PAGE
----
We used to think it was pretty straightforward to rank countries on how much they spend on their “welfare state” – or social programs. Scandinavian countries on top, western Europe next, followed by the Anglo countries and southern Europe. Sweden was the ultimate welfare state – “high tax – high transfers.” The USA generally came out at the bottom, with low levels of government involvement.
But our understanding of that is changing!
In recent years, the OECD has begun to look below the surface of gross spending statistics, with some surprising results. Although the Scandinavian governments do spend a lot, they also tax a good deal back through direct taxation of social benefits and taxes on consumption by benefit recipients. This can reduce the countries’ net spending by as much as 5% of GDP! Canada recovers a bit over 1% of GDP by this method, with the USA recovering less than 1%. Countries like Canada, the UK and the Netherlands also subsidize or require more private spending (by employers, for example) on social benefits, and this can account for another 5% of GDP. In the USA, this subsidy of private spending accounts for about 10% of GDP (partly because of private health insurance). Tax credits and other tax-based transfers can account for a substantial amount as well, although the reporting systems still make comparative accounting a bit edgy. Based on these measures, the overall net spending by governments turns out to be highest in countries like France, Belgium, with Germany, Sweden, and the USA close behind, followed by the other anglo countries including Canada. And this still ignores the effect of charity spending, which differs greatly across nations.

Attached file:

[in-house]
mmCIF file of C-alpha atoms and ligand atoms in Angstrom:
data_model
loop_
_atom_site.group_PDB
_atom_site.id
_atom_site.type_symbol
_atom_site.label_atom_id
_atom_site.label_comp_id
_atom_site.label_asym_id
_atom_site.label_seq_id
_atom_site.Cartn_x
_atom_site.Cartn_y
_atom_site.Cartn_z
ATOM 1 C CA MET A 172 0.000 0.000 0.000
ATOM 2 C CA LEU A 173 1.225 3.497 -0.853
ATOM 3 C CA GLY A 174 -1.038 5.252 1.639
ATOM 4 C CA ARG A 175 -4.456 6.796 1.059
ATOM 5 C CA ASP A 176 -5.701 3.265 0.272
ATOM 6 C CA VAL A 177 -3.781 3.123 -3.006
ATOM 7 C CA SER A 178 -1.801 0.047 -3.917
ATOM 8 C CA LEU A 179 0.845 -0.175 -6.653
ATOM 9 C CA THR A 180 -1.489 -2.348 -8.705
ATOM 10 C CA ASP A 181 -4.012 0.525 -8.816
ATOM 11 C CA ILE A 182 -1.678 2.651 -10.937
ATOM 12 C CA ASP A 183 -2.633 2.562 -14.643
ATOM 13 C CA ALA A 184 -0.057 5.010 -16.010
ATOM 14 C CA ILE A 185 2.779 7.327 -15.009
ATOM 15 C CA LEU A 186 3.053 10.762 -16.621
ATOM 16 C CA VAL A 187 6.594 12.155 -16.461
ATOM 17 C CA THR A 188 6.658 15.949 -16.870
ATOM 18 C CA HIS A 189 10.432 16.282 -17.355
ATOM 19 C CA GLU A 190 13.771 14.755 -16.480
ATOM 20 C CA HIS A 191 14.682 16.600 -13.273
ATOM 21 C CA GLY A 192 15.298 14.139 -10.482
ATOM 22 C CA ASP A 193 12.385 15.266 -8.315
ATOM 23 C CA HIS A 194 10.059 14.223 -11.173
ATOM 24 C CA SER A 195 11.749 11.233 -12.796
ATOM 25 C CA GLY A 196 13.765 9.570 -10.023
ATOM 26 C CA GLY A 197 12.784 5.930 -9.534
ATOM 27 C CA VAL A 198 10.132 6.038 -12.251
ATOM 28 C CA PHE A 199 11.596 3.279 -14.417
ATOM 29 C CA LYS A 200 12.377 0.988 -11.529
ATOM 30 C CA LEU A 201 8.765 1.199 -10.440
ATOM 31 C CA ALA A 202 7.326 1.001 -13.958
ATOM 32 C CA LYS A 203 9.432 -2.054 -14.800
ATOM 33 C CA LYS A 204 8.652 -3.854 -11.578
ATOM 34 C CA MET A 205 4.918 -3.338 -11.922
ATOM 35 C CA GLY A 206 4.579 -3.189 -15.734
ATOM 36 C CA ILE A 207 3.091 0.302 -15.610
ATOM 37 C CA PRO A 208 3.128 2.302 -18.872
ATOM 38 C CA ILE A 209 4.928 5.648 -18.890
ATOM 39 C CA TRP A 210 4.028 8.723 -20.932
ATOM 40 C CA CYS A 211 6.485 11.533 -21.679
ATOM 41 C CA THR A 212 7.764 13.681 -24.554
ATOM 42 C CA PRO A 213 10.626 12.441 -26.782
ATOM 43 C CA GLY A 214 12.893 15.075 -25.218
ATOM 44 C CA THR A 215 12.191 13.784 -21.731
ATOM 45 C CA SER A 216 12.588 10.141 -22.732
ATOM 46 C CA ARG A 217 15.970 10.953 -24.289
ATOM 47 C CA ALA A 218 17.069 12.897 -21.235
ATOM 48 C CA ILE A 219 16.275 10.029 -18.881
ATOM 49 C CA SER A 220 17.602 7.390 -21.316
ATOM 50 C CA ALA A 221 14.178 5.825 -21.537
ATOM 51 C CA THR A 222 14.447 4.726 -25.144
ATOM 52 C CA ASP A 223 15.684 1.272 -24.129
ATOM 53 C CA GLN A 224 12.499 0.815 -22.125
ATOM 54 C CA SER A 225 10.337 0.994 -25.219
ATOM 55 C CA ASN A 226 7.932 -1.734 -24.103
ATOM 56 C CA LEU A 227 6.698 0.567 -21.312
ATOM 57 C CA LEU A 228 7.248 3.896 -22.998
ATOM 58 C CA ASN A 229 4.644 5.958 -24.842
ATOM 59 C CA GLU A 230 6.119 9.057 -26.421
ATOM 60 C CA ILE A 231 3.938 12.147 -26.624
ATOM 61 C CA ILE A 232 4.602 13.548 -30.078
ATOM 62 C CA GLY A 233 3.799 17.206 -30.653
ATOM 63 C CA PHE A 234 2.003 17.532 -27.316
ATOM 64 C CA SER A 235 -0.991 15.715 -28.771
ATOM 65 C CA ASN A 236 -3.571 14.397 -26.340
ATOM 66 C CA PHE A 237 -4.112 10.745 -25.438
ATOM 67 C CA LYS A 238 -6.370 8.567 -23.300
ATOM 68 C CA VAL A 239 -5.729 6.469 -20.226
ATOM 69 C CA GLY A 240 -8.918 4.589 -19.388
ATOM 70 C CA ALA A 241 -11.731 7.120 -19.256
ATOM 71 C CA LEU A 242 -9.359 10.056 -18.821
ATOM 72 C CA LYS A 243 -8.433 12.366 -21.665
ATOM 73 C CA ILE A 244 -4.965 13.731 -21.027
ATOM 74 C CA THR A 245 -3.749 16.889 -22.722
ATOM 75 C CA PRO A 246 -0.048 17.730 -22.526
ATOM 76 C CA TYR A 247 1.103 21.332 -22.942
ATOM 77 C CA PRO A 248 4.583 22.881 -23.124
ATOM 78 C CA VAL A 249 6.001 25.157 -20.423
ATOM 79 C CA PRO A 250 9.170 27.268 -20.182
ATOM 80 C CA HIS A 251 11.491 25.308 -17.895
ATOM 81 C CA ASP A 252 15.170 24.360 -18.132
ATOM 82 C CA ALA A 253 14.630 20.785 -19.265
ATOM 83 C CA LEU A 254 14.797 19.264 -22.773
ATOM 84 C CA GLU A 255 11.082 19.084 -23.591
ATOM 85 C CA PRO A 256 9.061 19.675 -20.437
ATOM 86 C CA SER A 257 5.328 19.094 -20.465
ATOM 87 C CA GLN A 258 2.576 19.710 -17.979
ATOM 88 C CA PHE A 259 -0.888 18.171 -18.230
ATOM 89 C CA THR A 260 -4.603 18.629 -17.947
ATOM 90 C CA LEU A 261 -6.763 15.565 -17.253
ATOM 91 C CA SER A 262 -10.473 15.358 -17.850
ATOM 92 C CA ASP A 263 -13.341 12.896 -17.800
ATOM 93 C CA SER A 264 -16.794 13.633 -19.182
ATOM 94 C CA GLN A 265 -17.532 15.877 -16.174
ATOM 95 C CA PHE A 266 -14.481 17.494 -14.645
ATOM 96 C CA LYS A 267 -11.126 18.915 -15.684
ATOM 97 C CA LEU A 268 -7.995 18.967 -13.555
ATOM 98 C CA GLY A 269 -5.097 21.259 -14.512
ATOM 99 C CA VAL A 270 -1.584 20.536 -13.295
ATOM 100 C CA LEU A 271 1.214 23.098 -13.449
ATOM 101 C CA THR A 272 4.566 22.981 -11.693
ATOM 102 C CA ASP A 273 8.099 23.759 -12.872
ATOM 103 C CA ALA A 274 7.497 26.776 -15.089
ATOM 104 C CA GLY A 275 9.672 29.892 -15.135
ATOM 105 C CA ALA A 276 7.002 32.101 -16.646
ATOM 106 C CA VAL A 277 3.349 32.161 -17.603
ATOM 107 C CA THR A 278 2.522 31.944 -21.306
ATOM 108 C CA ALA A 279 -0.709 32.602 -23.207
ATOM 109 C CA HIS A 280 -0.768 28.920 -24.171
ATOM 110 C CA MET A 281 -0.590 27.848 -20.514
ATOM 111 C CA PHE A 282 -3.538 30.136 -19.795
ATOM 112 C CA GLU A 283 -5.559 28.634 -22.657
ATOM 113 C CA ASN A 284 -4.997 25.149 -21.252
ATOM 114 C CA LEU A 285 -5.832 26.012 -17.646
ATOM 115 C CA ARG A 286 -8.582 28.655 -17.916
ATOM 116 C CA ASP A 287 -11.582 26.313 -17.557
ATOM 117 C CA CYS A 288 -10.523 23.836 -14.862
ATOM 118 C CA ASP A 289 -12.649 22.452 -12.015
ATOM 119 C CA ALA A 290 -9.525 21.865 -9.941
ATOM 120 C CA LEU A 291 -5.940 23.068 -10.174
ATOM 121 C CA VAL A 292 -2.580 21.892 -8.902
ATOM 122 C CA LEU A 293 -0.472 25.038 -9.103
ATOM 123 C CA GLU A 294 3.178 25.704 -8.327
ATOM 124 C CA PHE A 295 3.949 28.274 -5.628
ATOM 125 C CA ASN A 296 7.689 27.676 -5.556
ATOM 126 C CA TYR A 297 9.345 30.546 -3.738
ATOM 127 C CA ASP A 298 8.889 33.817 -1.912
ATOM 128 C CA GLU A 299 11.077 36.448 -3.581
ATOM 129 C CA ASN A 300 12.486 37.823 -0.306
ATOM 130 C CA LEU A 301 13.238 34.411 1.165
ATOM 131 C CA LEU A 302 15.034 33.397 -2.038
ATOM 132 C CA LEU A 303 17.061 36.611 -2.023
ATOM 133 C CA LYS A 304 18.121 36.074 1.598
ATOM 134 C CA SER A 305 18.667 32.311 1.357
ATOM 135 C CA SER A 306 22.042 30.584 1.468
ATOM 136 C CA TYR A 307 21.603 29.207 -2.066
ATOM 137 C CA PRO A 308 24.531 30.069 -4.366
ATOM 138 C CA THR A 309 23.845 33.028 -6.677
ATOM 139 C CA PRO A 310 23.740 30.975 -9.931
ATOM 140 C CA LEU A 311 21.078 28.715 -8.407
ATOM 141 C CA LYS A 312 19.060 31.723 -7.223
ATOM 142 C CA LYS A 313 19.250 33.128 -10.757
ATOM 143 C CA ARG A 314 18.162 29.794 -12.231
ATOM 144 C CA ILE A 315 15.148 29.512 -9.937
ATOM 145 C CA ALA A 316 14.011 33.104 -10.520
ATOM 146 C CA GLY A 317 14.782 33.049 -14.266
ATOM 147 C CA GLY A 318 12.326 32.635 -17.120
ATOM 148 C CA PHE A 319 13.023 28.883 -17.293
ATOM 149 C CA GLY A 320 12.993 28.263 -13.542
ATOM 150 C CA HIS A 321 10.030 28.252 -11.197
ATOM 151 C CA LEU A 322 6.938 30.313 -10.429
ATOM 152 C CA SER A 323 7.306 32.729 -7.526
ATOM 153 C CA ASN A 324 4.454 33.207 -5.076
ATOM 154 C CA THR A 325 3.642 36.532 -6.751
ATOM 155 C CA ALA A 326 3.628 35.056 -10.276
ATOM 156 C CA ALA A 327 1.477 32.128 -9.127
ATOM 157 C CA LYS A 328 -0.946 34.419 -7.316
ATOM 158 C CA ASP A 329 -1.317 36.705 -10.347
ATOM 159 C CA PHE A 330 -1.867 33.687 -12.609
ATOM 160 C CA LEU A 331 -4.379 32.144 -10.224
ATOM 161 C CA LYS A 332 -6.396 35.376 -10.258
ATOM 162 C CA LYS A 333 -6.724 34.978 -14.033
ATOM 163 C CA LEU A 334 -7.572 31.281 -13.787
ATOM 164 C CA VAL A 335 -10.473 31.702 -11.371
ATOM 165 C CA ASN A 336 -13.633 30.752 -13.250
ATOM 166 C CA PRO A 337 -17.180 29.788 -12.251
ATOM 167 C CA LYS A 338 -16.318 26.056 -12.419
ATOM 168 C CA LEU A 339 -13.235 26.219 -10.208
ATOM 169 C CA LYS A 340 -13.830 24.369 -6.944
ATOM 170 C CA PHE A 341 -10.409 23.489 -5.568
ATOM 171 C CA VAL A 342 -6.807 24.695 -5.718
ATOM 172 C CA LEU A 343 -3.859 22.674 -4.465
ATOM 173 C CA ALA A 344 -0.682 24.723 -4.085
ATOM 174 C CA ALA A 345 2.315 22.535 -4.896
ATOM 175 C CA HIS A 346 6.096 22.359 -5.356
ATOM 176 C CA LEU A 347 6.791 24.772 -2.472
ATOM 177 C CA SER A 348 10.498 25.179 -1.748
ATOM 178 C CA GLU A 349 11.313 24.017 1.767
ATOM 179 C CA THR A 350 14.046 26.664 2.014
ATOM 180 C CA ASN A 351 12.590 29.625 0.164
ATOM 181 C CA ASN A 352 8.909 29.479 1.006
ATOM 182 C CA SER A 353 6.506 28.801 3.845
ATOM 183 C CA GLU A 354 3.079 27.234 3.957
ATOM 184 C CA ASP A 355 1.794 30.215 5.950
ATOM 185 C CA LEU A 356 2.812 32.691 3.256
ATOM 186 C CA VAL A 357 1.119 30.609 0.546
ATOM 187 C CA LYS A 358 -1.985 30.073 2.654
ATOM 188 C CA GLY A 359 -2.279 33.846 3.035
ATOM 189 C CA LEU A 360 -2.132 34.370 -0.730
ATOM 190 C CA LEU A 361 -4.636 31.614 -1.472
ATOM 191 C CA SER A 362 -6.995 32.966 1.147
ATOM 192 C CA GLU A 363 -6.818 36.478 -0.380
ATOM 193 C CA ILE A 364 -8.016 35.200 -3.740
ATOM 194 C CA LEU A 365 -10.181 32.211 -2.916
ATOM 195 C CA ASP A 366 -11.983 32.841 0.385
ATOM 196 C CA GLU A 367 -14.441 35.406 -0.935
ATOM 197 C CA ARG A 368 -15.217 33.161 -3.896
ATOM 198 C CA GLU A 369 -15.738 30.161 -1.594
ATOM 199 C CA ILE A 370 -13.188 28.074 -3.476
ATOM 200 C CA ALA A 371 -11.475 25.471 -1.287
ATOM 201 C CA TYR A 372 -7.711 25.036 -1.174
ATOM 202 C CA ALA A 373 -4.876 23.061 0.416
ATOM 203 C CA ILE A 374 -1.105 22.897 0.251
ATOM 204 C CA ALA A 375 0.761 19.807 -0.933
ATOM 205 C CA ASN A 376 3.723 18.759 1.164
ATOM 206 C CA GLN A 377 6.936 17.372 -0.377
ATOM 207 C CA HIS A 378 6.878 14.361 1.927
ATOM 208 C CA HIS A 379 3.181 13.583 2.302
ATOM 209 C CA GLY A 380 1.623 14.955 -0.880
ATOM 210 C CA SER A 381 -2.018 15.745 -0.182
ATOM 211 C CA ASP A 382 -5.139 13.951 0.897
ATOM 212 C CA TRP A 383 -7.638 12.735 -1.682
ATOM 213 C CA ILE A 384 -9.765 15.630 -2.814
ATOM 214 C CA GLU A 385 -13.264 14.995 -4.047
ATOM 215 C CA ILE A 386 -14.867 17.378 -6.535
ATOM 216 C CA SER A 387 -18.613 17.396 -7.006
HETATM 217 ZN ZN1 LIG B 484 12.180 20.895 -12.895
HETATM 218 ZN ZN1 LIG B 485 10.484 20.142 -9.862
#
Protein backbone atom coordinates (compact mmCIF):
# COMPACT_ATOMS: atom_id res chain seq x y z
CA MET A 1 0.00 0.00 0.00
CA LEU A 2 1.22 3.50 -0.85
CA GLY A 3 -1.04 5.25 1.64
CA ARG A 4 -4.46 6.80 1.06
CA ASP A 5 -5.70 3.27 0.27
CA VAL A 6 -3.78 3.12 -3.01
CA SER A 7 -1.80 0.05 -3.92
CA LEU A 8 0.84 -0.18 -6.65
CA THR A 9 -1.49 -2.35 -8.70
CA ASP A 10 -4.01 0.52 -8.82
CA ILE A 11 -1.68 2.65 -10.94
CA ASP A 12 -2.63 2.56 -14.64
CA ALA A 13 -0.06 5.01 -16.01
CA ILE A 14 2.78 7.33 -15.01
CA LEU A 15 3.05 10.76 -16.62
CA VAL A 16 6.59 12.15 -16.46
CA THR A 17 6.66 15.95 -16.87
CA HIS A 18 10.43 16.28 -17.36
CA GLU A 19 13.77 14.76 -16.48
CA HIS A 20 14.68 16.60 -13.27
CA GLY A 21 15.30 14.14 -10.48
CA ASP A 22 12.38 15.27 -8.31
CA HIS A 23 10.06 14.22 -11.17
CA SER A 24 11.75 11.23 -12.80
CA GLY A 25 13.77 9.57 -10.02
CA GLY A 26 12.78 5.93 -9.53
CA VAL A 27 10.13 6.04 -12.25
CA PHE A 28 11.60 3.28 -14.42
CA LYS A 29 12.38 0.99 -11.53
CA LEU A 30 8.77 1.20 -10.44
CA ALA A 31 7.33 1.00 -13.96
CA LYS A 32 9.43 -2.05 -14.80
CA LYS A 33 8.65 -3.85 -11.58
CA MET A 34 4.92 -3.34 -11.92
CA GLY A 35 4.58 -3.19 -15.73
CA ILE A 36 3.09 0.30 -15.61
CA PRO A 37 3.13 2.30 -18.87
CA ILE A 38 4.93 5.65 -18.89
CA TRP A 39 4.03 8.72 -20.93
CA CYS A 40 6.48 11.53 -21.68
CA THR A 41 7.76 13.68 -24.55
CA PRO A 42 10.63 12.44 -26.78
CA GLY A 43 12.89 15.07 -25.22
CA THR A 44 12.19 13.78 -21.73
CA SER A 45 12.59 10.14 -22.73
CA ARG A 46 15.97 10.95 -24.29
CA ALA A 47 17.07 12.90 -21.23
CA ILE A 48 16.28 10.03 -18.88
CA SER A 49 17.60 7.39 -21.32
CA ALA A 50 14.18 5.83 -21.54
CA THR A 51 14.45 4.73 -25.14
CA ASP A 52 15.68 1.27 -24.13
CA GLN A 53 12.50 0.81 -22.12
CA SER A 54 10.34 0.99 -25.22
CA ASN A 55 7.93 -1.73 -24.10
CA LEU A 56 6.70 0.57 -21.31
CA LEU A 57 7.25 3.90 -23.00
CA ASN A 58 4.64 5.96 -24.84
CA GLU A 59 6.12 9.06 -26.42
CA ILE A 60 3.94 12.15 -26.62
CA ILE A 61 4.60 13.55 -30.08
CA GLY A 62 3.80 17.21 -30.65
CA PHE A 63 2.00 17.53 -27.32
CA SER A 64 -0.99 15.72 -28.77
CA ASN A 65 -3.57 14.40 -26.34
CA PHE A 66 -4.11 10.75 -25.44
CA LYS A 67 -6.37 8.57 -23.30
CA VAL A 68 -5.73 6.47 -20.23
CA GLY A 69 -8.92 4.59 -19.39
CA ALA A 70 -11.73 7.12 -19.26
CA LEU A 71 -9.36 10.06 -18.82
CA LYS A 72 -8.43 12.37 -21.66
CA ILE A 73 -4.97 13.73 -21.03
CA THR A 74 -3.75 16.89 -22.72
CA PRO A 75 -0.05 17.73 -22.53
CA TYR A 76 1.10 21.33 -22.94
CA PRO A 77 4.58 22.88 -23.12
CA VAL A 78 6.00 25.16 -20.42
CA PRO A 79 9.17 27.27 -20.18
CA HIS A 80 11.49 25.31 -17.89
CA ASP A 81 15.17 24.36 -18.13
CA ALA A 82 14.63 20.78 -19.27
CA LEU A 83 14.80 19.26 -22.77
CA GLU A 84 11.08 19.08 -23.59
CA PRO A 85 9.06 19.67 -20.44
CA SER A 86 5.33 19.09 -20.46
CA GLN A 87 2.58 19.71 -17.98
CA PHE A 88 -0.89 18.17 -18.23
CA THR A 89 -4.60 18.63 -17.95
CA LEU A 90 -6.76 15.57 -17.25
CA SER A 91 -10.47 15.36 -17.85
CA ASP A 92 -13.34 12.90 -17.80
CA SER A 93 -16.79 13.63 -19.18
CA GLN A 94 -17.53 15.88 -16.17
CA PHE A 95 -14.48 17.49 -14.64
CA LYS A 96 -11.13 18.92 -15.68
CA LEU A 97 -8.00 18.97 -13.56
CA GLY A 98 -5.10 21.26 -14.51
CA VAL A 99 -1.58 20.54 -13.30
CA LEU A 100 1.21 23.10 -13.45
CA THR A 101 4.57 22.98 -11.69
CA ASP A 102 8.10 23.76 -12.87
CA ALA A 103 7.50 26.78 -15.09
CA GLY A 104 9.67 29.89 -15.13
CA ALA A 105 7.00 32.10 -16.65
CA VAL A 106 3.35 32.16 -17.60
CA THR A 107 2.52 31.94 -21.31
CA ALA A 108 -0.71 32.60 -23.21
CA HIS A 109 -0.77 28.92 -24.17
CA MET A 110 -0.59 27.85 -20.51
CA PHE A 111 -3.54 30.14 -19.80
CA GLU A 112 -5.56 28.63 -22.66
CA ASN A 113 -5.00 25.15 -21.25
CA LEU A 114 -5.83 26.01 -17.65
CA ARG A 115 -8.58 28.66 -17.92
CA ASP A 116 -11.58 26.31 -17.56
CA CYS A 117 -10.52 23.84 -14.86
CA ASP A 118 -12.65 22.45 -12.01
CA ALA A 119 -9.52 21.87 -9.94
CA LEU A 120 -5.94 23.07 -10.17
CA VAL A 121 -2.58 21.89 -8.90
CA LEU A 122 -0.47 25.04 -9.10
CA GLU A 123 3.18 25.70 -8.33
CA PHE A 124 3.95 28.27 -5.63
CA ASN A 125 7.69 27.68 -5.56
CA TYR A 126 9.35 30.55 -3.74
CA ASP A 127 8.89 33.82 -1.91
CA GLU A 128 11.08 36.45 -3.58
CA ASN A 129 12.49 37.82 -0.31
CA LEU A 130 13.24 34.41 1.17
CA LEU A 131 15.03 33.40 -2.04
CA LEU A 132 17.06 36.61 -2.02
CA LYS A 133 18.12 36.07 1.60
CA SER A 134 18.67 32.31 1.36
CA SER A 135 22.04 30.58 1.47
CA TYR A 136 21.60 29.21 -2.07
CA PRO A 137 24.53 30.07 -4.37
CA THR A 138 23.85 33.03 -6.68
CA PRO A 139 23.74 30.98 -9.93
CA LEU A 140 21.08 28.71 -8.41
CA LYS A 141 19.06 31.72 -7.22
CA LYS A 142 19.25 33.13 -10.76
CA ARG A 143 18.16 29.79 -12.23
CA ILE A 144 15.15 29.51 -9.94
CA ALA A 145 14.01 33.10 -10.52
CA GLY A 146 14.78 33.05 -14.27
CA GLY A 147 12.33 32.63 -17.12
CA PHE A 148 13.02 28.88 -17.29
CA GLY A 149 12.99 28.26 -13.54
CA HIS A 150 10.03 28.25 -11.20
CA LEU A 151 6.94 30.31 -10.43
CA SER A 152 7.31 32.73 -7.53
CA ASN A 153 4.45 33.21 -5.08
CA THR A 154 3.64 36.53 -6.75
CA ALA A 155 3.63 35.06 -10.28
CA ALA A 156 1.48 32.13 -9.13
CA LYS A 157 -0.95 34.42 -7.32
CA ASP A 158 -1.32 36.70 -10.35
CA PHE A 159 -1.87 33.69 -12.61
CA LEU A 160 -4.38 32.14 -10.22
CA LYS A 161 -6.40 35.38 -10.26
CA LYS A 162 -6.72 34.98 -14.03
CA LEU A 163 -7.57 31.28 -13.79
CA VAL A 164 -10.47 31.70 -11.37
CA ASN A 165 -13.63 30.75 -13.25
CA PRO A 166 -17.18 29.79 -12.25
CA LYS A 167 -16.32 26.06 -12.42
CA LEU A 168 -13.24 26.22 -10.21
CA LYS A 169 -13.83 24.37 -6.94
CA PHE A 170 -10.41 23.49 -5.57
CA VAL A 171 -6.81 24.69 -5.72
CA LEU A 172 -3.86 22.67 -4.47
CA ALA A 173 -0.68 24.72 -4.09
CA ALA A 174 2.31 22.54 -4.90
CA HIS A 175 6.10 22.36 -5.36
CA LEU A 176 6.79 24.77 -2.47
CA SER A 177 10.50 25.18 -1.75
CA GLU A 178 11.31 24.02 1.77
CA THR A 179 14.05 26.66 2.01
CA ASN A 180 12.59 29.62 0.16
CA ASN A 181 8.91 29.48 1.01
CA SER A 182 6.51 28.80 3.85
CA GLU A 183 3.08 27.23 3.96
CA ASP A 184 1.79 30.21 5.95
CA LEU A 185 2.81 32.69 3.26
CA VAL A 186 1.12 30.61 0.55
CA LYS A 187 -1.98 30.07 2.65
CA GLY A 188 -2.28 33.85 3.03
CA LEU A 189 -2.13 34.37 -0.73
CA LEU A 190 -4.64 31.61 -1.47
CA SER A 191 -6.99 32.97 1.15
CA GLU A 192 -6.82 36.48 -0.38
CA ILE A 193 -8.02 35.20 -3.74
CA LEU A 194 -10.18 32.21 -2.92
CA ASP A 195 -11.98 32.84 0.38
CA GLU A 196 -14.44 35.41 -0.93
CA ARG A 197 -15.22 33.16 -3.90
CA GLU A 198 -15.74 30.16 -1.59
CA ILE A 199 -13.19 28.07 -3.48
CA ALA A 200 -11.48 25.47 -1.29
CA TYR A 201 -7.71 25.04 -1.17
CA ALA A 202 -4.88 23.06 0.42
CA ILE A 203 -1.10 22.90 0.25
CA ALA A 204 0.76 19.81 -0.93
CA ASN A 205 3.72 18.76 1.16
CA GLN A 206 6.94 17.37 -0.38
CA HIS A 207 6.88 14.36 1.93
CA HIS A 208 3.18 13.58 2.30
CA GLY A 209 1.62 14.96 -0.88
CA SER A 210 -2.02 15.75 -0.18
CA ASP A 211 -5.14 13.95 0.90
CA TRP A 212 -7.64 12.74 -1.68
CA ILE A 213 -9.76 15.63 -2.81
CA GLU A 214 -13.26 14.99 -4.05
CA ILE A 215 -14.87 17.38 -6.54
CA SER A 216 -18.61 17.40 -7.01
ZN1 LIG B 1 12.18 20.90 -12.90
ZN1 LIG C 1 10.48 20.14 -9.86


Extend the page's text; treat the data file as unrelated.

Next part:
Source: Adema, W., P. Fron and M. Ladaique (2011), “Is the European Welfare State Really More Expensive? Indicators on Social Spending, 1980-2012; and a Manual to the OECD Social Expenditure Database (SOCX)” OECD Social, Employment and Migration Working Papers,
No. 124, OECD Publishing. http://dx.doi.org/10.1787/5kg2d2d4pbf0-en
We open the theme of social spending in this issue, and will return to examine it in more depth in future. We have much to learn about how social objectives are achieved in different societies. In particular, as it becomes apparent that total social effort is more comparable across nations, it may become more useful then to compare the methods and results attained.